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Rebellion Record: a Diary of American Events: Documents and Narratives, Volume 7. (ed. Frank Moore) 20 0 Browse Search
Medford Historical Society Papers, Volume 30. 1 1 Browse Search
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man seized the crossing of Turkey Creek, a few miles to the right, and General McPherson, after a sharp skirmish, seized Raymond, still further to the right. The flight of the enemy from Raymond left the way open to Jackson, the capital of Missiselfth, I was ordered by Major-General Grant to move on the following morning on the north side of Fourteen-Mile Creek to Raymond. At this time my corps rested within four miles of Edwards's Station, with an outpost only three and a picket only two e division rested at Old Auburn; while the three remaining divisions rested on the Raymond road between Turkey Creek and Raymond. The morning of the fourteenth found General Osterhaus's division in Raymond, which, in pursuance of Major-General GrSmith. General Ransom's brigade of the Seventeenth, army corps had beer. ordered to hasten up from the neighborhood o! Raymond, and skirmishing along my left and centre, particularly the latter, was quite brisk. These measures, in part, had bee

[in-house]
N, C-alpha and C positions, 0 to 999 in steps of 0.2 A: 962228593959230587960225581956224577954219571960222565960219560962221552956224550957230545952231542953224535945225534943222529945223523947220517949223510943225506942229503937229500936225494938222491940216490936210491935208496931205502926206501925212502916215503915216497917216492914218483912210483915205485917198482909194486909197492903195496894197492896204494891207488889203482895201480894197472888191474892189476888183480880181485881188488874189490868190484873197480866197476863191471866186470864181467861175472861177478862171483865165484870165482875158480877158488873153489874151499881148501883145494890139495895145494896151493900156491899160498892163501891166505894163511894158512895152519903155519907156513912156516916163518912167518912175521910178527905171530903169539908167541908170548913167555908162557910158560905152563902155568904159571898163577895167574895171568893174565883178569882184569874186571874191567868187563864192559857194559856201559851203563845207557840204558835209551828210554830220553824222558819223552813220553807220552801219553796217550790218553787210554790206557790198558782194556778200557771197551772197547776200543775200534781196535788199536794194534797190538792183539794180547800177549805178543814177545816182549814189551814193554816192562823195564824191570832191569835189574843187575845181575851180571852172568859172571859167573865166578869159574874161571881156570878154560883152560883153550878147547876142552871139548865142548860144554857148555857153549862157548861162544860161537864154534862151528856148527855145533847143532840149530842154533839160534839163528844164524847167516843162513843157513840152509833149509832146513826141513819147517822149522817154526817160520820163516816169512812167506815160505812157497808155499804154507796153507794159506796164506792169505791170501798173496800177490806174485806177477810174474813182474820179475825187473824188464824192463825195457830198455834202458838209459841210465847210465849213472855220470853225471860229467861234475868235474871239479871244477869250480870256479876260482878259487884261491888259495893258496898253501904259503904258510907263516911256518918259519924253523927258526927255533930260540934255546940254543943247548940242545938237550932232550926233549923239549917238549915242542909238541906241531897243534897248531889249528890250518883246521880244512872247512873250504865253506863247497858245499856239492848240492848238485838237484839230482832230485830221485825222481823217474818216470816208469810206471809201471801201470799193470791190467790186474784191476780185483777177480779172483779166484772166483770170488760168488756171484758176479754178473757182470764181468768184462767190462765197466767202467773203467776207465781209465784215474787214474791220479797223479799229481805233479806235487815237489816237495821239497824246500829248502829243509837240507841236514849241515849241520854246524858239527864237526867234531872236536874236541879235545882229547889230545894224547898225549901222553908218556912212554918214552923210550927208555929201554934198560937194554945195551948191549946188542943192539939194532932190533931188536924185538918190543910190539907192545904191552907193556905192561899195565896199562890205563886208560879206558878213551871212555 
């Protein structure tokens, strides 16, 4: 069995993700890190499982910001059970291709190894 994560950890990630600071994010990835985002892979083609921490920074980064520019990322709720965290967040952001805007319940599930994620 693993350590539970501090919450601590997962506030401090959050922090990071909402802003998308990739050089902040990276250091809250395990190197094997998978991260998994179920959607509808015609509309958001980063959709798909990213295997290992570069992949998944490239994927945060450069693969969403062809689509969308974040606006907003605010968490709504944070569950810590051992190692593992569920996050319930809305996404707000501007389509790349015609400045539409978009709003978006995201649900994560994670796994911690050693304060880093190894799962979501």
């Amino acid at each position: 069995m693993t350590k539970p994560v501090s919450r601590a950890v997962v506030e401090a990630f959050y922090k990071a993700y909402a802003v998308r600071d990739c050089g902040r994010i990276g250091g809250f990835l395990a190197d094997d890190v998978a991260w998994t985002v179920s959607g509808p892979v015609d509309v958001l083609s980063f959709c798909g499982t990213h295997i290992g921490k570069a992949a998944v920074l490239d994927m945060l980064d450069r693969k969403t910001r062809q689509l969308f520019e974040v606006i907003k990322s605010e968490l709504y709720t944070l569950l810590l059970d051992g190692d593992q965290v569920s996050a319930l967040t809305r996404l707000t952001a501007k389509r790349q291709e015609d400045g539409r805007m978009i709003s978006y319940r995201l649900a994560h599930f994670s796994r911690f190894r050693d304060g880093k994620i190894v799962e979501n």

with McClernand's and Sherman's corps, and get them to the railroad, at some place between Edward's Station and Bolton. McPherson was to move by way of Utica to Raymond, and from thence into Jackson, destroying the railroad, telegraph, public stores, etc., and push west to rejoin the main force. Orders were given to Mc-Pherson aout fourteen miles, and engaged the enemy about twelve o'clock M., near Jackson. McClernand occupied Clinton with one division, Mississippi Springs with another, Raymond with a third, and had Blair's division of Sherman's corps, with a wagon train, still in the rear near New-Auburn, while McArthur, with one brigade of his divisiont. Our loss in the series of battles may be summed up as follows: Killed. Wounded. Missing. Port Gibson 130 718 5 Fourteen-Mile Creek, (skirmish,) 4 24 Raymond 69 341 82 Jackson 40 240 6 Champion's Hill 426 1,842 189 Big Black Railroad Bridge 29 242 2 Vicksburgh 245 8,688 808 Of the wounded many were but slightl
exact position of the enemy had been ascertained by drawing their fire, General Kilpatrick rode up to the Second New-York, (Harris Light,) and said then was the time for them to wipe out the reflection cast upon them for their alleged misconduct in the fight of last week, at Brandy Station. He ordered them to charge into the valley and secure the haystacks; the ditch or ravine at the rear of the position had not then been discovered. Companies H and M, accompanied by Lieutenants Whitaker, Raymond, Martinson, Homan, and Stuart, moved off down the Middleburgh road, the fence to the right was quickly thrown down, and, with a dash, this forlorn hope rushed up to the hay-stacks. For the first time their fire was opened from the ditch a little to the rear of the hay-stacks. This was filled with rebel cavalry — many of them armed with rifles. Captain Grintar, with Lieutenants Mattison and Shafer, and company K, dashed up immediately to the support of these companies, F, I, D, and G, wen